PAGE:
$15.00 - $514.00
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An 18'6" tug for work or pleasure

For a PDF study plan download, click HERE

CATEGORY: Tug yachts
CONSTRUCTION: Sheet plywood/wood framing, or welded aluminum or steel

This Mini-Tug is a step up in size with the result being more space in the cabin and cockpit. The deckhouse shows a seat or galley cabinet partially concealing the motor, but is only a suggestion. You can lay out the area to suit. Or if you wish, you can extend the deckhouse a foot or two for even more interior space, if at some decrease in cockpit length. It's an easy alteration most can carry out so the details are not a part of the plans.

A private double stateroom is located forward. The berths are 6' 3" long with sitting headroom above the berth tops and space below forward for a portable head. Plenty of windows, ports, and a trunk cabin hatch assure generous ventilation and light. Storage is below the berths as well as along the house sides below the side decks, and in any cabinets you might provide in the deckhouse.

Looking much like any other steel boat in progress, the novel SHRINK-WRAP techniques make construction quicker and more accurate. These amateur-proven methods assure super-smooth, fair surfaces virtually free of distortion. Fairing and filling compounds are virtually unnecessary. The final boat is so fair it might be confused with one molded in fiberglass.

About Our Tugs:

All the world is enamored by tugs. So imagine the pride and satisfaction you’ll get piloting and owning one of these authentic scaled-down replicas. Conceived by Al Sorenson and refined and detailed for amateur construction by Ken Hankinson, these are serious vessels meant for work or pleasure. They feature deep-draft, heavy-displacement hulls for the motion and feel of little ships. With their oversize props, big rudders, and deep keels, these boats can turn on a dime and punch through seas that would stop or flail about less-able "flyweights" of similar length.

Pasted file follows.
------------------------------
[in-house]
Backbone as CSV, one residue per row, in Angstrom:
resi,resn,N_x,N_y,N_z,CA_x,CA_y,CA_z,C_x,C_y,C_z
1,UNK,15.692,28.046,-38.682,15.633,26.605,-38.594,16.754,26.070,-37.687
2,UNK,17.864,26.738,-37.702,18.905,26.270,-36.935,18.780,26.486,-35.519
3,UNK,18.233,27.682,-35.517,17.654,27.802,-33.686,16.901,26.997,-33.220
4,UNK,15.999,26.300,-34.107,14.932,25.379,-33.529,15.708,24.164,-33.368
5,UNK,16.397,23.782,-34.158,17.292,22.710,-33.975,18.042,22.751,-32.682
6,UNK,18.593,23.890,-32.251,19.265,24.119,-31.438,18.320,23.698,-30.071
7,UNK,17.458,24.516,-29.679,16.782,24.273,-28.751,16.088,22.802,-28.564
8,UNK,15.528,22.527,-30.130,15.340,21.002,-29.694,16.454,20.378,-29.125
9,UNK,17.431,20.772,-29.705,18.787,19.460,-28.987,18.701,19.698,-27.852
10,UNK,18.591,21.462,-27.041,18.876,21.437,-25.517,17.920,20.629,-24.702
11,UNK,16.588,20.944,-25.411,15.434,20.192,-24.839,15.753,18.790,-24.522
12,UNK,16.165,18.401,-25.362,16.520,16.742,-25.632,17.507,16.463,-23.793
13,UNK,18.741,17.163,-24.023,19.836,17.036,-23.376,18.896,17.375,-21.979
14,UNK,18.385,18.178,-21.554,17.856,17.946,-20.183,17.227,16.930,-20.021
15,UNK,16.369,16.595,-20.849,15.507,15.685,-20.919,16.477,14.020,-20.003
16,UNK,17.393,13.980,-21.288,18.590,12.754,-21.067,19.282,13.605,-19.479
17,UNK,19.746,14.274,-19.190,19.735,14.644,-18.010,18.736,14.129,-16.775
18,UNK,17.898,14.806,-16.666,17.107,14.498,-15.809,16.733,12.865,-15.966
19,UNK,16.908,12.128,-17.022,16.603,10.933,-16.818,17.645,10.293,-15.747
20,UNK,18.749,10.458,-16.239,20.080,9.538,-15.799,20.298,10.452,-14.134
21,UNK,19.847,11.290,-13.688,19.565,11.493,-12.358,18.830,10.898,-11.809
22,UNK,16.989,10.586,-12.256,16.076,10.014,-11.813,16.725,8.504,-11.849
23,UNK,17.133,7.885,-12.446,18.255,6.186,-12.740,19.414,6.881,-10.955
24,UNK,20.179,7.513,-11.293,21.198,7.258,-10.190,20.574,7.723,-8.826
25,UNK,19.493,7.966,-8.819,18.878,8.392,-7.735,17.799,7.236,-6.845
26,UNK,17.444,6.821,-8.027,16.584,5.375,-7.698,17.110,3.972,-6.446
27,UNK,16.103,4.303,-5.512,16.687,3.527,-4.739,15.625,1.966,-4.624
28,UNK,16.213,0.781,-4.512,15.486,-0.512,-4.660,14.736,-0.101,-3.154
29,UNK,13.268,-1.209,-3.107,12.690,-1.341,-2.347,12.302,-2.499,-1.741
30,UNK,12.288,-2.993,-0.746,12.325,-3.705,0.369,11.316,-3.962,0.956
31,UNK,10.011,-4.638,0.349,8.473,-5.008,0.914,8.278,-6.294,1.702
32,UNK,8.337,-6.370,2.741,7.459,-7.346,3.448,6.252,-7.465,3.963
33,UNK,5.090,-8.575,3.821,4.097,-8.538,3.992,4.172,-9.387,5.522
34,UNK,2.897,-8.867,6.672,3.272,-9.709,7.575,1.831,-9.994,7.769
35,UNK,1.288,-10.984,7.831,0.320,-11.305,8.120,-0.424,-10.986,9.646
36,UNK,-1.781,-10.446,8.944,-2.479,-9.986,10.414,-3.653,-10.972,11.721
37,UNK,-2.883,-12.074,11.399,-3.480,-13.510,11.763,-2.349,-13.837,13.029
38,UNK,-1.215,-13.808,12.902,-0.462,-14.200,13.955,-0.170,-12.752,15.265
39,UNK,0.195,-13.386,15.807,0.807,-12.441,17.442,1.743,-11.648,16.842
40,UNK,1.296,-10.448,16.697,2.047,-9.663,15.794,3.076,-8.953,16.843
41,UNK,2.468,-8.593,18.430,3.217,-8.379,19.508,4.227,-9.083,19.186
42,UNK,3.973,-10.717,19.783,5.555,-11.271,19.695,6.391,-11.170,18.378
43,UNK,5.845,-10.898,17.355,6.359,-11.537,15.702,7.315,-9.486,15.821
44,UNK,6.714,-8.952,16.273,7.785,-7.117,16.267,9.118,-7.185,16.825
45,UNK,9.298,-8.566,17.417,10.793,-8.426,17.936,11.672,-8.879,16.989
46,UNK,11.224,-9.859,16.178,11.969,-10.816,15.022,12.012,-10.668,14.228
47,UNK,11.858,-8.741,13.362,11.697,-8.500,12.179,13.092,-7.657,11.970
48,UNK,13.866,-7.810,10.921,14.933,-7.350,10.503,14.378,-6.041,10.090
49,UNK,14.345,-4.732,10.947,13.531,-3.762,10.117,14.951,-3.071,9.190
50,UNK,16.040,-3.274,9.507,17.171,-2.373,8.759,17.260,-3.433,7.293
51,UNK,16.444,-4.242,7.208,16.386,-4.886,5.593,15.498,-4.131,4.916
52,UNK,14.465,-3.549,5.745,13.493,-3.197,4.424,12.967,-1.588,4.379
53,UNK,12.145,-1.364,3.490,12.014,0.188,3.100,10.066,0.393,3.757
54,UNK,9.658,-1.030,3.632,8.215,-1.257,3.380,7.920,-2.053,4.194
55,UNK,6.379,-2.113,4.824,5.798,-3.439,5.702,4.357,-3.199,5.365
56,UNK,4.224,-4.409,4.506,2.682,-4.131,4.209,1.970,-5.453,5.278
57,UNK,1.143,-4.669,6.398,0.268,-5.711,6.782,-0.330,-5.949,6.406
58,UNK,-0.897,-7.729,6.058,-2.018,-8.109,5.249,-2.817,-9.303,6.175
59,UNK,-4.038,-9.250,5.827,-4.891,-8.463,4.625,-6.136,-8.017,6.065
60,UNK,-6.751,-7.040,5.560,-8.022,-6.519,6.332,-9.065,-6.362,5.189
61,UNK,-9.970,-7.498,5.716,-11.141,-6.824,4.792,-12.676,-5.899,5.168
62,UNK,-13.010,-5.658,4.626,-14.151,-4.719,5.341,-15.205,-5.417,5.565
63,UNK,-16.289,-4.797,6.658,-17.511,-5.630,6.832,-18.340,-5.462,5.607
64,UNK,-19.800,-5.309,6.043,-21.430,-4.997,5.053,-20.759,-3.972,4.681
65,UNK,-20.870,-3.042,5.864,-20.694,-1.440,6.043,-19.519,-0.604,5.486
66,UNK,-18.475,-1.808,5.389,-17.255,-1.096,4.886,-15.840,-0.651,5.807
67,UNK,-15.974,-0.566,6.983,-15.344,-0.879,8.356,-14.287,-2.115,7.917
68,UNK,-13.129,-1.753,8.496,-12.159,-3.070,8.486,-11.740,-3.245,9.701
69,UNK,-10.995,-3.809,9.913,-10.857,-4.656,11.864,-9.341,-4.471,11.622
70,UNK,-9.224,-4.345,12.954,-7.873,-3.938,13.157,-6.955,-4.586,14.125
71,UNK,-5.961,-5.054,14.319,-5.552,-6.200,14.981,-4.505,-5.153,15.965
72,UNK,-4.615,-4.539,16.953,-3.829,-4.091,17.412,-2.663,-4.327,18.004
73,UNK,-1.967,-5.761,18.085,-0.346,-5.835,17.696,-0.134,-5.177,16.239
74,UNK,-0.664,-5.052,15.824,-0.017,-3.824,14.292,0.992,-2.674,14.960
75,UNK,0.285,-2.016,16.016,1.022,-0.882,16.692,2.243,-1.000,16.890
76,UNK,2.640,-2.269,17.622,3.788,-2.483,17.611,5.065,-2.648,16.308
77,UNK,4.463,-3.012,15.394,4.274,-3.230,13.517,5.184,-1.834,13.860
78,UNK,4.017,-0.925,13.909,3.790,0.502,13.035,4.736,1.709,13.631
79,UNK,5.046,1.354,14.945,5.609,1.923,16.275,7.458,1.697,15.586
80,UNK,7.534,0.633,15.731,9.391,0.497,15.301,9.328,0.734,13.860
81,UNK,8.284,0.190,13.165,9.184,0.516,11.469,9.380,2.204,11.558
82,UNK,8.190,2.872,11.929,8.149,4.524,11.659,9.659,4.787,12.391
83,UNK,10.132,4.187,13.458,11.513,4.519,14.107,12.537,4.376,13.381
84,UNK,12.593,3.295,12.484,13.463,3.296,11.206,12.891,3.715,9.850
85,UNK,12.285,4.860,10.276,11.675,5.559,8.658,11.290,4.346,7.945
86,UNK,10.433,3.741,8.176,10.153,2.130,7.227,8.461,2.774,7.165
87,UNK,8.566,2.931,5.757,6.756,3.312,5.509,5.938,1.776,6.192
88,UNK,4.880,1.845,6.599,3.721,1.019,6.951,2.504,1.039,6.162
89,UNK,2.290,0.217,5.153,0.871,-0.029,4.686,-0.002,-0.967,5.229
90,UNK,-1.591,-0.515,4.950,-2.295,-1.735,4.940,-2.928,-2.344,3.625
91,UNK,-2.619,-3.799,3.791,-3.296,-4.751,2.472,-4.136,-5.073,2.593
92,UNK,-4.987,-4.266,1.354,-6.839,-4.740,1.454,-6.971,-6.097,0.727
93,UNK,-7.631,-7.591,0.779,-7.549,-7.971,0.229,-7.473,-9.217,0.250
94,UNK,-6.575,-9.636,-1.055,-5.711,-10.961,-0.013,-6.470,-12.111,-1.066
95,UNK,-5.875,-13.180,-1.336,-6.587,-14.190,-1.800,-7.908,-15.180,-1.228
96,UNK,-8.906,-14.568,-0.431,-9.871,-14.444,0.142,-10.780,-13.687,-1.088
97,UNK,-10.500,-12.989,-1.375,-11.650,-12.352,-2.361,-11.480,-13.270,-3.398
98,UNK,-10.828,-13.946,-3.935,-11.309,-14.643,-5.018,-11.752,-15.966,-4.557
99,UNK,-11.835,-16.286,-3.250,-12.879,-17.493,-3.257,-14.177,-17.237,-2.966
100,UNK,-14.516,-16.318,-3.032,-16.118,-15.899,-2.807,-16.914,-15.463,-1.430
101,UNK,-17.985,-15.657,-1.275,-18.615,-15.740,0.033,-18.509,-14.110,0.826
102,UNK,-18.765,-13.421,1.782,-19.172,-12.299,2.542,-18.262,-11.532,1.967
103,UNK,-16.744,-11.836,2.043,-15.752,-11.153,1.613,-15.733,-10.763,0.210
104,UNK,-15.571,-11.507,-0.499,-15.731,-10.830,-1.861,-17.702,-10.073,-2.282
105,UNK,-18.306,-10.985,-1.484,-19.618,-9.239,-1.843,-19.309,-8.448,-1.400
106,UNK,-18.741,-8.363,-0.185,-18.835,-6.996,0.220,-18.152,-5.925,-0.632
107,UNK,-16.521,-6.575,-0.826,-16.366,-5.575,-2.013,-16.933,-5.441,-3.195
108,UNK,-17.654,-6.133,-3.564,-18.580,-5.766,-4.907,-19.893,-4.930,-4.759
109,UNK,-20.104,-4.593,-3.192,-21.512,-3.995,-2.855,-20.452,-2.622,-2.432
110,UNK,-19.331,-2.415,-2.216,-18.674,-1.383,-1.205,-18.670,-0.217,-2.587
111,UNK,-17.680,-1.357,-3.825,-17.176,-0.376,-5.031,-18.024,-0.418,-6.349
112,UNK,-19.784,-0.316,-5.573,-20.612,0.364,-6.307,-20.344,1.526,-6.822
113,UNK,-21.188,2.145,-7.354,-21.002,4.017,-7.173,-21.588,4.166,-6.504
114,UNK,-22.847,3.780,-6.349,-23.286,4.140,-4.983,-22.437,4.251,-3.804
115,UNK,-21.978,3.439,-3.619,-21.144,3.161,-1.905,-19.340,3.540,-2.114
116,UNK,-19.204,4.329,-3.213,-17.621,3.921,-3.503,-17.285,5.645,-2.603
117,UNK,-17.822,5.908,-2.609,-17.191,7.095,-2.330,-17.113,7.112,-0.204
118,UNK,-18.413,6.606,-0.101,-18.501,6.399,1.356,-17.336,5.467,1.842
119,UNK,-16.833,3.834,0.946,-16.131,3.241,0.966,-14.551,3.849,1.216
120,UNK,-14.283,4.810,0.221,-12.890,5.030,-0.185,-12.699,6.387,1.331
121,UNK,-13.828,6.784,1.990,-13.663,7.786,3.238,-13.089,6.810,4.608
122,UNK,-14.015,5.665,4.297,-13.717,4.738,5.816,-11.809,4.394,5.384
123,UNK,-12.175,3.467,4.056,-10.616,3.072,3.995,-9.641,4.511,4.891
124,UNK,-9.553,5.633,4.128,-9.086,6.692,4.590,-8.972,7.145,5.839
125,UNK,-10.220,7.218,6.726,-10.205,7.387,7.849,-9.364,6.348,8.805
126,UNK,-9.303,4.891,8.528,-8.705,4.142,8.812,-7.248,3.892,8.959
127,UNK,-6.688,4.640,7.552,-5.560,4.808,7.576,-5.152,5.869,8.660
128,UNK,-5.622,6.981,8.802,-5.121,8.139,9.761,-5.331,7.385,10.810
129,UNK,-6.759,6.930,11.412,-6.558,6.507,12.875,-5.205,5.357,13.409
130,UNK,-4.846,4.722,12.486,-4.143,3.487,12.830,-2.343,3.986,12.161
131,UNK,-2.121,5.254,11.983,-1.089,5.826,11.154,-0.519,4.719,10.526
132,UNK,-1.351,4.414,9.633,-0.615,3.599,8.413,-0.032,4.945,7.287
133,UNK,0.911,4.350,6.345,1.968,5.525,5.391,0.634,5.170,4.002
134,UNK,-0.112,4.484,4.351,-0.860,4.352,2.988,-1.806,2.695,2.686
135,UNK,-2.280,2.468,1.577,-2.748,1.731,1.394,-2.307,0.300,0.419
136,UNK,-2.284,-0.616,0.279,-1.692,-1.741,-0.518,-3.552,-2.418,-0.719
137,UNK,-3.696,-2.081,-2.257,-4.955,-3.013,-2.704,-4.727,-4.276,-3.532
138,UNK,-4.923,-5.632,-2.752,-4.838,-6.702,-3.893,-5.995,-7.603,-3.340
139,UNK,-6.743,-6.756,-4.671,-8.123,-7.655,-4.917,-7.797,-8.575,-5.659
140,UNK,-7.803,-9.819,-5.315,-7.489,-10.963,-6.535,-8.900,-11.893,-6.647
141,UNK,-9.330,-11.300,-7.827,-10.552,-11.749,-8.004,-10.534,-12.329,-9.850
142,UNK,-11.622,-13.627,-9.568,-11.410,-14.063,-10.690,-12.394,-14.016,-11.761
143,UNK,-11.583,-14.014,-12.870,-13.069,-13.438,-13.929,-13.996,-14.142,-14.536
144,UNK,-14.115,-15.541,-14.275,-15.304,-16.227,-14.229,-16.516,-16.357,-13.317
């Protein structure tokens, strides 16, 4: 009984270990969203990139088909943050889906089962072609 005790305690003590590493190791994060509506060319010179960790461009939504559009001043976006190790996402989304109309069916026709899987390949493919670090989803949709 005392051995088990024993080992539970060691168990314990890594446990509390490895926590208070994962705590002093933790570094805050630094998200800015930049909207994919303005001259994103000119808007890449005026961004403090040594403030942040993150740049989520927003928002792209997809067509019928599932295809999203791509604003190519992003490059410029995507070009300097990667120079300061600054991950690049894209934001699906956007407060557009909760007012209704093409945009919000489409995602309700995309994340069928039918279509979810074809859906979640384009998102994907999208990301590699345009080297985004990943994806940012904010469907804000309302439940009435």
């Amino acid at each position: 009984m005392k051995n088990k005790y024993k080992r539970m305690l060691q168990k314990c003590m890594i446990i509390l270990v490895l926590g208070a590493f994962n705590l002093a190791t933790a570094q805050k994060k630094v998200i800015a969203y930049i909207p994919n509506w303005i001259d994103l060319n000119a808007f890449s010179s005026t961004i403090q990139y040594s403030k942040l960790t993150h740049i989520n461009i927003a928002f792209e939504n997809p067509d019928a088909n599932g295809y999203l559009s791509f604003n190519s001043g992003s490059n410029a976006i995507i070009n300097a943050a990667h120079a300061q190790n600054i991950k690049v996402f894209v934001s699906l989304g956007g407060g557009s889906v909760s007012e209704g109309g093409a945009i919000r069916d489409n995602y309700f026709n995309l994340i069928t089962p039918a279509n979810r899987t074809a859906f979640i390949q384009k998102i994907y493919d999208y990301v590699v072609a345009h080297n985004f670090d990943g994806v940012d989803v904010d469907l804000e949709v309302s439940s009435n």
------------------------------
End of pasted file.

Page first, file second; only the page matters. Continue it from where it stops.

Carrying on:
Other big boat features include self-bailing cockpits, fantail sterns, walk-around decks, raised bulwarks, 6'3"+ pilothouse headroom, and the reliability and economy of a real inboard motor (gas or diesel). Internal ballast is used for stability and to bring the boats to their lines. Yet all models except the 26-footer can be trailered without special permits.

Construction is robust, yet these boats are well within most do-it-yourselfer’s abilities, and not expensive. Ordinary materials and building methods are detailed that most anyone can handle. The accompanying photos show how it’s done in the case of metal construction. But sheet plywood/wood construction is optional. In either case, FULL SIZE PATTERNS for frames and stem eliminate lofting, and the plans come with material lists for making cost estimates. Study Plan Paks are also available for each model.


SWEET 16 has a convertible double berth under the aft trunk and 2 or 3 can stand in the pilothouse. A portable head can be stowed below the foredeck. You can omit the trunk for more cockpit space. Nominal crew weight is 600 lbs max. Layouts on GOLIATH and TITAN are similar. Each has a v-berth for two forward with portable head under, and spacious pilothouse where a galley can be worked in. TITAN can be lengthened to 21'6". On day trips, GOLIATH can handle a nominal crew weight up to 800 lbs, while TITAN can handle up to 900 lbs. FRED MURPHY has a large cabin forward with v-berth for two, space under for a portable head, and lockers both sides. The pilothouse has room for a galley and dinette/settee to suit; the house can be extended aft for more interior space if desired.

Length overall:
4800 lbs.
Suggested power range:
Speed within HP range:
6 kts.
Fuel capacity:
40 gals.